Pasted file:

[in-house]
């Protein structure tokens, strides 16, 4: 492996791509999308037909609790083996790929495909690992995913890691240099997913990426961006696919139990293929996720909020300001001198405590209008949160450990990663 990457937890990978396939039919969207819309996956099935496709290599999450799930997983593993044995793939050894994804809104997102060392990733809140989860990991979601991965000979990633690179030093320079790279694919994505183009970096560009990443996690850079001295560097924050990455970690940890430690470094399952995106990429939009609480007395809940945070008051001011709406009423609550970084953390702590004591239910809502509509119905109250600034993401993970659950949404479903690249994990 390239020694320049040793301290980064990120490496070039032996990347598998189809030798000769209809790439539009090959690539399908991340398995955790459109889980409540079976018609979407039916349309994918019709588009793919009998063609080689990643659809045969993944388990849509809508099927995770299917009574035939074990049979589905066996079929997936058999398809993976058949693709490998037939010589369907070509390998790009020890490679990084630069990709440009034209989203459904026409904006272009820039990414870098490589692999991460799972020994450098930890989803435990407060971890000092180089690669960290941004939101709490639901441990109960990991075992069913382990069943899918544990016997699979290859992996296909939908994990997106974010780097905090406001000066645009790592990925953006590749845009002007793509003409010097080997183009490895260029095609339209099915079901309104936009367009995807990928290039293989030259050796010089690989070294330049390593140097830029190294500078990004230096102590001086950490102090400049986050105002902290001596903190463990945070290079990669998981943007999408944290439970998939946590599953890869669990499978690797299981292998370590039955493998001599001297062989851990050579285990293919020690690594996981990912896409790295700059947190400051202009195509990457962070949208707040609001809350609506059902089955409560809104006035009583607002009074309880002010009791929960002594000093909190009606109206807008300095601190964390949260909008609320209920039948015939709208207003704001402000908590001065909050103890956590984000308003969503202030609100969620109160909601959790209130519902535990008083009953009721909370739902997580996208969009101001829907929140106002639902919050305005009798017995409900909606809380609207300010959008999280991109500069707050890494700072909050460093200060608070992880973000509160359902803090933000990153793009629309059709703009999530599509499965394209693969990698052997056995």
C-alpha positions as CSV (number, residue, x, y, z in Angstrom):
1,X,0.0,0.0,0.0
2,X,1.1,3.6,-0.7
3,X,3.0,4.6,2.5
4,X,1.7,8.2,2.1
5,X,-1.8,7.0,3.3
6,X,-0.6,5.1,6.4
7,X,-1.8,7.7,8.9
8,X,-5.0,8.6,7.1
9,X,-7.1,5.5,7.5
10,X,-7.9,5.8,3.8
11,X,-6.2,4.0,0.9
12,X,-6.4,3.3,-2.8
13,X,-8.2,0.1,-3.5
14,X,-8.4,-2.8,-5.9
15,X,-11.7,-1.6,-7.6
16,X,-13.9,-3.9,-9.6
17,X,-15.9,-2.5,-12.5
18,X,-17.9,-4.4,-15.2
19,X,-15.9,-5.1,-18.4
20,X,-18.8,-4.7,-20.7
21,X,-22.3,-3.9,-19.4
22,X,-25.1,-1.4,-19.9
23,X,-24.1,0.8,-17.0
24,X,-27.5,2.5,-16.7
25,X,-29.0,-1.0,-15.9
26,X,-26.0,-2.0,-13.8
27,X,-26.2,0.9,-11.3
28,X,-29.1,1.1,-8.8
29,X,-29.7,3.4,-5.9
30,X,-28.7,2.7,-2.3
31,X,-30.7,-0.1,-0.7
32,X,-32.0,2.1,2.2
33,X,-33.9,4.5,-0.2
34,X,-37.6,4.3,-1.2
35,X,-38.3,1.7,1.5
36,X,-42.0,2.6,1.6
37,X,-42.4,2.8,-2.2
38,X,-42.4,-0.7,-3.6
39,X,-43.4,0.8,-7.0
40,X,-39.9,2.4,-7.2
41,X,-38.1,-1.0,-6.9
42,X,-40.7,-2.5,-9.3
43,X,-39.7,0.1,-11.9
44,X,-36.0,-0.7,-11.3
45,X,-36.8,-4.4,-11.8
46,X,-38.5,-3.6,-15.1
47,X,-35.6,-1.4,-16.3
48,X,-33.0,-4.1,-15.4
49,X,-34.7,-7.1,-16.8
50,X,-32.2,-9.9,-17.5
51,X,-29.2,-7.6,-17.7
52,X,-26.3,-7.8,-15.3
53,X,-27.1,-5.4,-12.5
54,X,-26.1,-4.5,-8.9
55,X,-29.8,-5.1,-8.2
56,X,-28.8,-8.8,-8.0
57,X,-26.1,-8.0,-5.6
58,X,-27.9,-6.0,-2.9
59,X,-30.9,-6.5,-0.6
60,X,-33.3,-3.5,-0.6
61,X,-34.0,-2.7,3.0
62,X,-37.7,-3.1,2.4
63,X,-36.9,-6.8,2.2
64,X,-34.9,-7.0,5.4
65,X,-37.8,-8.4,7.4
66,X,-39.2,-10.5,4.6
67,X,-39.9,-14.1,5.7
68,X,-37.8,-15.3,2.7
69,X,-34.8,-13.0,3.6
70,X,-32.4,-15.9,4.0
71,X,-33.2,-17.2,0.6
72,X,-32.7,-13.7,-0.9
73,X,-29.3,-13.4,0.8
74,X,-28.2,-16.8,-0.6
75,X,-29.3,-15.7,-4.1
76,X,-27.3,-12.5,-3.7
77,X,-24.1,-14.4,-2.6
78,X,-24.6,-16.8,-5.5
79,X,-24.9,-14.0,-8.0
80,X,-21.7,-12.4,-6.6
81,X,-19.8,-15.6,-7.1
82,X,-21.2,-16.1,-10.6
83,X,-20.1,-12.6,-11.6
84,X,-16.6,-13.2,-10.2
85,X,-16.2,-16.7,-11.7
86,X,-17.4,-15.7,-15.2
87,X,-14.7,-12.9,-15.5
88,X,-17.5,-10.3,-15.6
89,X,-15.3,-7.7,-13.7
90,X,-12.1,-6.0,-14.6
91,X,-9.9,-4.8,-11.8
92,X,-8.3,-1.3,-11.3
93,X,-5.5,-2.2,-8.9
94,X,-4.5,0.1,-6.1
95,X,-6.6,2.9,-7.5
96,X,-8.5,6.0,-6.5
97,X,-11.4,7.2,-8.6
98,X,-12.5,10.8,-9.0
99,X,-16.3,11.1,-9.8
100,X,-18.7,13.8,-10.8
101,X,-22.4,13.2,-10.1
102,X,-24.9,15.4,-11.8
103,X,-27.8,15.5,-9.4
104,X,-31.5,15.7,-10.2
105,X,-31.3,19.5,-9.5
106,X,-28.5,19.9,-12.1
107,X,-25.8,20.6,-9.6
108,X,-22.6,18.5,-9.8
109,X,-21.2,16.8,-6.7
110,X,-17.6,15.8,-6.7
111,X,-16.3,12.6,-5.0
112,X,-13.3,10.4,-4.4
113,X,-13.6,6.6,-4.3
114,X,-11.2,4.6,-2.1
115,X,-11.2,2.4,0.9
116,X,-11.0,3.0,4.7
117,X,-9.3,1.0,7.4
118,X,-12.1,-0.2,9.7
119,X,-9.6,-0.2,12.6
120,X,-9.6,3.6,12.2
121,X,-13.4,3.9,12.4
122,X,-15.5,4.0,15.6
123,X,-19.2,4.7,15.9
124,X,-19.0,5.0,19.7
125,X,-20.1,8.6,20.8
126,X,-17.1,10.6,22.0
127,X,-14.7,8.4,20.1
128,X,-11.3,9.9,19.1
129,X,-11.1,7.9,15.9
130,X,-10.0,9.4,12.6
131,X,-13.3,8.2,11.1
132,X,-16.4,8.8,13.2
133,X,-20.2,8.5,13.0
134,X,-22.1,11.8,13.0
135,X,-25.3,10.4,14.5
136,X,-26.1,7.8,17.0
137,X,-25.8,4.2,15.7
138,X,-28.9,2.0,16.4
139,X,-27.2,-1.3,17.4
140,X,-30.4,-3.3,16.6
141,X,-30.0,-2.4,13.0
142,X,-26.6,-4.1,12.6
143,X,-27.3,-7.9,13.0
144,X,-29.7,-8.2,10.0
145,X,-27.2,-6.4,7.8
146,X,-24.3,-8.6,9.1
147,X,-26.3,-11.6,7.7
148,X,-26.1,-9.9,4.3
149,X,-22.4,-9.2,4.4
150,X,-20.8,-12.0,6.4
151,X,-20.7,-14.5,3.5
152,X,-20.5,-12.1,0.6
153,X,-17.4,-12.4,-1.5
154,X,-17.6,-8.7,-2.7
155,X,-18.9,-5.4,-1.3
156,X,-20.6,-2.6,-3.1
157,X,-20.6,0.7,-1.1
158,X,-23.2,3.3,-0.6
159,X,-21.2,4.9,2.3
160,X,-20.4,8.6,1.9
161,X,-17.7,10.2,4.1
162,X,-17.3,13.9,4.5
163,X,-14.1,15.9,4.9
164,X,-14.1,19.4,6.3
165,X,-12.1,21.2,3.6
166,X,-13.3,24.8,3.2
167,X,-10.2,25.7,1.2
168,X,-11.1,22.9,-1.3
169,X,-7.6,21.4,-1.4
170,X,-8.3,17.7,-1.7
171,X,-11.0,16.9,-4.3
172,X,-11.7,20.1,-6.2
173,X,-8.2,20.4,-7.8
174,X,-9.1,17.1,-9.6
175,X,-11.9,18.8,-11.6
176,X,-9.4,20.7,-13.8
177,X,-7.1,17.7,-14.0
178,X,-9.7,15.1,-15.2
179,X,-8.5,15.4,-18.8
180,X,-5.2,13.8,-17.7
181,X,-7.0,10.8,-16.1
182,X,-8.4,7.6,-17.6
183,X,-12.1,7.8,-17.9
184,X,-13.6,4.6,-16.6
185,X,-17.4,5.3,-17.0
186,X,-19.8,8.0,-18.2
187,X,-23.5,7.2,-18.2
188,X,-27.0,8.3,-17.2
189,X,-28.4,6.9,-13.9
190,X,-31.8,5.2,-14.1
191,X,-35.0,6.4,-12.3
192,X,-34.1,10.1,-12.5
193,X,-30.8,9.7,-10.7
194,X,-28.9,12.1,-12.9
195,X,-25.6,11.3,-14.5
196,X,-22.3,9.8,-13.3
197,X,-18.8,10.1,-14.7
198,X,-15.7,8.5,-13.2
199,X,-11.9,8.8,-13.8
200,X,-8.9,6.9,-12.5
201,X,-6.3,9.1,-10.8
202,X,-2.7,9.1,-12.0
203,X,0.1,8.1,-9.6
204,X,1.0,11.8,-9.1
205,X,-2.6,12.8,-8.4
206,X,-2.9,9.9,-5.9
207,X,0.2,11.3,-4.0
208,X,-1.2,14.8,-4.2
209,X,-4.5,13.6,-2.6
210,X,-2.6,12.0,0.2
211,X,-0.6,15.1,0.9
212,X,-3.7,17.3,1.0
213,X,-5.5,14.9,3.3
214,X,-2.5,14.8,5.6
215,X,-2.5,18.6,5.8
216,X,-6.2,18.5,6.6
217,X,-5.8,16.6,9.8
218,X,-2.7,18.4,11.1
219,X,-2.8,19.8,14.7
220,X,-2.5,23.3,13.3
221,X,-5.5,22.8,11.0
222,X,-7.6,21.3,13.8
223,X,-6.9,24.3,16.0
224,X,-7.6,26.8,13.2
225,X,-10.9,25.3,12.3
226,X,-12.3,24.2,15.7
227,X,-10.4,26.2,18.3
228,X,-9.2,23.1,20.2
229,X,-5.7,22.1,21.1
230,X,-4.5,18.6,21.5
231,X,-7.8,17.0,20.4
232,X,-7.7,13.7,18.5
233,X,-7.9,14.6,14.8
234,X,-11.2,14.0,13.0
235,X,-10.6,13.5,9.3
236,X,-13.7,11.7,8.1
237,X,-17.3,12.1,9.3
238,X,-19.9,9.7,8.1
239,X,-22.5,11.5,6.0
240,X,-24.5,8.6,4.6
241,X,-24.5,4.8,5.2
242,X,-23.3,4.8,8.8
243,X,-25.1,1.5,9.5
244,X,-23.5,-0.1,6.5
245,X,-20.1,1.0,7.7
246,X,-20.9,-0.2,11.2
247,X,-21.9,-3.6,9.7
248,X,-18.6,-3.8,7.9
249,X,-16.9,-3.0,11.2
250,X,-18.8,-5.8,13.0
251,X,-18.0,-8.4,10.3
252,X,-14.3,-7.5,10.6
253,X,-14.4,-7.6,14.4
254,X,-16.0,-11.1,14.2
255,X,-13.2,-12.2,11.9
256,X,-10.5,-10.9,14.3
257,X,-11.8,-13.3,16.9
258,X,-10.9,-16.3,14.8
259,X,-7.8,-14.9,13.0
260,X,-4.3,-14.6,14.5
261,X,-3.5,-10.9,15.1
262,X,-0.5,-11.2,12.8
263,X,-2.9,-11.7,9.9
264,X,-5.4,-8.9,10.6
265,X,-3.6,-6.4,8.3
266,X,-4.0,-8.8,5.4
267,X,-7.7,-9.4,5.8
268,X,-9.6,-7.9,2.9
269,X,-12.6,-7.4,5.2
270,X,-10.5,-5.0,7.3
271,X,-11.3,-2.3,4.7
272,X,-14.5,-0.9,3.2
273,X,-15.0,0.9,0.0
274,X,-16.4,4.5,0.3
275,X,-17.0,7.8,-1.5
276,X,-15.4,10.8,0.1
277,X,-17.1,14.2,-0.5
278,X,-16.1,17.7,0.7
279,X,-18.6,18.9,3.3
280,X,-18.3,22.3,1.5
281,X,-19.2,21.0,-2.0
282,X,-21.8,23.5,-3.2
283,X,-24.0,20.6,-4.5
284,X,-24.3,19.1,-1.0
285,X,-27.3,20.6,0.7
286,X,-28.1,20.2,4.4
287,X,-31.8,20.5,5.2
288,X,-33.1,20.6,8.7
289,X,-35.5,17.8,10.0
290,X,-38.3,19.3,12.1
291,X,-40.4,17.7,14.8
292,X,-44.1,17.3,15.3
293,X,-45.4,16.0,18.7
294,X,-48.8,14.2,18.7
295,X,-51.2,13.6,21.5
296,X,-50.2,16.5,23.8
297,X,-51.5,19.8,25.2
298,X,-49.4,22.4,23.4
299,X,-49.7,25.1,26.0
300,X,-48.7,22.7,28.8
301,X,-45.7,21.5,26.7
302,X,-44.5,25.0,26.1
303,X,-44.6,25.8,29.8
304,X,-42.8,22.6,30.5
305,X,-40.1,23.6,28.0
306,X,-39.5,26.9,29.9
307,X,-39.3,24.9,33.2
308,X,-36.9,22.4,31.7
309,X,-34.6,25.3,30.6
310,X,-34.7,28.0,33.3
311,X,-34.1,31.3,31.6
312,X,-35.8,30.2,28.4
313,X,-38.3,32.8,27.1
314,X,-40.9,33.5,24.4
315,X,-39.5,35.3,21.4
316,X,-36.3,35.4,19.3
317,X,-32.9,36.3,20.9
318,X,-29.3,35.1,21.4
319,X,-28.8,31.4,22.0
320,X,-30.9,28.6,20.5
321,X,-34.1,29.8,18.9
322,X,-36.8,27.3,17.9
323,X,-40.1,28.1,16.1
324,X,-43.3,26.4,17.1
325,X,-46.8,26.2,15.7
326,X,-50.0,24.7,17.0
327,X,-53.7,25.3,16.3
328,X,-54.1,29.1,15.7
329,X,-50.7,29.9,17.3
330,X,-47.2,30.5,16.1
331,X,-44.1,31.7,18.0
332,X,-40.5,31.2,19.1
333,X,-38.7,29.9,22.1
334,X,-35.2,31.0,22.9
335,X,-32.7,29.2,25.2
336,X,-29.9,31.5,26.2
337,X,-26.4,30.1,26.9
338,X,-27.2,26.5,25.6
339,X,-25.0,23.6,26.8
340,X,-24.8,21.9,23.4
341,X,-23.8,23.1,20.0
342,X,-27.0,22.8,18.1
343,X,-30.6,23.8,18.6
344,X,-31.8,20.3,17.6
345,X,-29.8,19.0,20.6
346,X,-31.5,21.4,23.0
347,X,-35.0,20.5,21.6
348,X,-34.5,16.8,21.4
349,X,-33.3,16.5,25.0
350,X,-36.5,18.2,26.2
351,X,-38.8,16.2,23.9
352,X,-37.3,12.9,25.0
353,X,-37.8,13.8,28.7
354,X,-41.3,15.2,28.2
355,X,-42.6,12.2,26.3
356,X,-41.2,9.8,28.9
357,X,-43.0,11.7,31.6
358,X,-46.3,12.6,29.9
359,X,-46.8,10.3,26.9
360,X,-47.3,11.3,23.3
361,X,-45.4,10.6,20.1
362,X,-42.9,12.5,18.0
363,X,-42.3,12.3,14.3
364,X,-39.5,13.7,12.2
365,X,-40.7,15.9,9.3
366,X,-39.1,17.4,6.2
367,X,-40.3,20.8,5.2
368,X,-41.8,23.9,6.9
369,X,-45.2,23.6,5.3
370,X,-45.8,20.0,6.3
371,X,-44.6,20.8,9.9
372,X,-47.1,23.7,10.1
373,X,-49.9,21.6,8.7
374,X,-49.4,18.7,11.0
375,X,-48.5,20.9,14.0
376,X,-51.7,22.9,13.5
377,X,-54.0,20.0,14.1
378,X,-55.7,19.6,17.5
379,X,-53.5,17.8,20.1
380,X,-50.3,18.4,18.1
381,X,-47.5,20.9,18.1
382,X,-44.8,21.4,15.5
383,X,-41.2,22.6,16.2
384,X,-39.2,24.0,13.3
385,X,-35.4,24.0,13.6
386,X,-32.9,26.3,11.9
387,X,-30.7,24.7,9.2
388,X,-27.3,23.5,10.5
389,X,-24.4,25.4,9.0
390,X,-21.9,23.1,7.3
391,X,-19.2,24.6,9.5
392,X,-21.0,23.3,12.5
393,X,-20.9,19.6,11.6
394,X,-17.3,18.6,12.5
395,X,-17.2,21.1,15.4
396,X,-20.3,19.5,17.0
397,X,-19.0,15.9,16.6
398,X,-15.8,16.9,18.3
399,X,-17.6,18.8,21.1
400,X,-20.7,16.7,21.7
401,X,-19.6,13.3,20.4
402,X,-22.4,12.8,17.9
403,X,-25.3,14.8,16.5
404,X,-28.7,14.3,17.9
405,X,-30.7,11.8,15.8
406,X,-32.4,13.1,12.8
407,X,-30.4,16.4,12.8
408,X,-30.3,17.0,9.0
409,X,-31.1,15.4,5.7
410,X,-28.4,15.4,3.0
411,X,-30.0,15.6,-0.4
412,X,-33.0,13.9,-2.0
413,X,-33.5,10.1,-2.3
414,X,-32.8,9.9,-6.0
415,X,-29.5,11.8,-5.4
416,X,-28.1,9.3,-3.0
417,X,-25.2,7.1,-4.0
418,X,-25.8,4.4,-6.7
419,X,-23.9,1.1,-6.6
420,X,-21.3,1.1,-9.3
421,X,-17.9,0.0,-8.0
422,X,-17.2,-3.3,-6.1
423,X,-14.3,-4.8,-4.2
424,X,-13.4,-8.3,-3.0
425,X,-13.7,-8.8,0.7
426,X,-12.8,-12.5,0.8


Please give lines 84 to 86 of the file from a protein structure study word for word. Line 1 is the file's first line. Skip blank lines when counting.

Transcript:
81,X,-19.8,-15.6,-7.1
82,X,-21.2,-16.1,-10.6
83,X,-20.1,-12.6,-11.6